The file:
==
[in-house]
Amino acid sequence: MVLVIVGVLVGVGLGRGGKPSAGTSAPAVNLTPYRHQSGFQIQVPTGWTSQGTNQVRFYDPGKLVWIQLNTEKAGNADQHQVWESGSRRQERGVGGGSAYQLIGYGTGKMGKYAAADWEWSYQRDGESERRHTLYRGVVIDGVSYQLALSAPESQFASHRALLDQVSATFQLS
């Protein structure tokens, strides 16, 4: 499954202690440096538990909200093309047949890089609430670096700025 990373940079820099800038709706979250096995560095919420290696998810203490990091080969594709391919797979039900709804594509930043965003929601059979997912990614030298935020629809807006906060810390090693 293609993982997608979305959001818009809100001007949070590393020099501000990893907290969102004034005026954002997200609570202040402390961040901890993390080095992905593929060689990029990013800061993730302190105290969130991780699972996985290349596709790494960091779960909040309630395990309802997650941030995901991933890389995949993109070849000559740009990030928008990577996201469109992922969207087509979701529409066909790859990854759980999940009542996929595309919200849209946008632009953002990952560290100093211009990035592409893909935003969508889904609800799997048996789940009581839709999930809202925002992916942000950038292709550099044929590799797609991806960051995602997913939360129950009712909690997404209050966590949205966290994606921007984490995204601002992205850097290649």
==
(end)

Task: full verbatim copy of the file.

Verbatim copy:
[in-house]
Amino acid sequence: MVLVIVGVLVGVGLGRGGKPSAGTSAPAVNLTPYRHQSGFQIQVPTGWTSQGTNQVRFYDPGKLVWIQLNTEKAGNADQHQVWESGSRRQERGVGGGSAYQLIGYGTGKMGKYAAADWEWSYQRDGESERRHTLYRGVVIDGVSYQLALSAPESQFASHRALLDQVSATFQLS
């Protein structure tokens, strides 16, 4: 499954202690440096538990909200093309047949890089609430670096700025 990373940079820099800038709706979250096995560095919420290696998810203490990091080969594709391919797979039900709804594509930043965003929601059979997912990614030298935020629809807006906060810390090693 293609993982997608979305959001818009809100001007949070590393020099501000990893907290969102004034005026954002997200609570202040402390961040901890993390080095992905593929060689990029990013800061993730302190105290969130991780699972996985290349596709790494960091779960909040309630395990309802997650941030995901991933890389995949993109070849000559740009990030928008990577996201469109992922969207087509979701529409066909790859990854759980999940009542996929595309919200849209946008632009953002990952560290100093211009990035592409893909935003969508889904609800799997048996789940009581839709999930809202925002992916942000950038292709550099044929590799797609991806960051995602997913939360129950009712909690997404209050966590949205966290994606921007984490995204601002992205850097290649």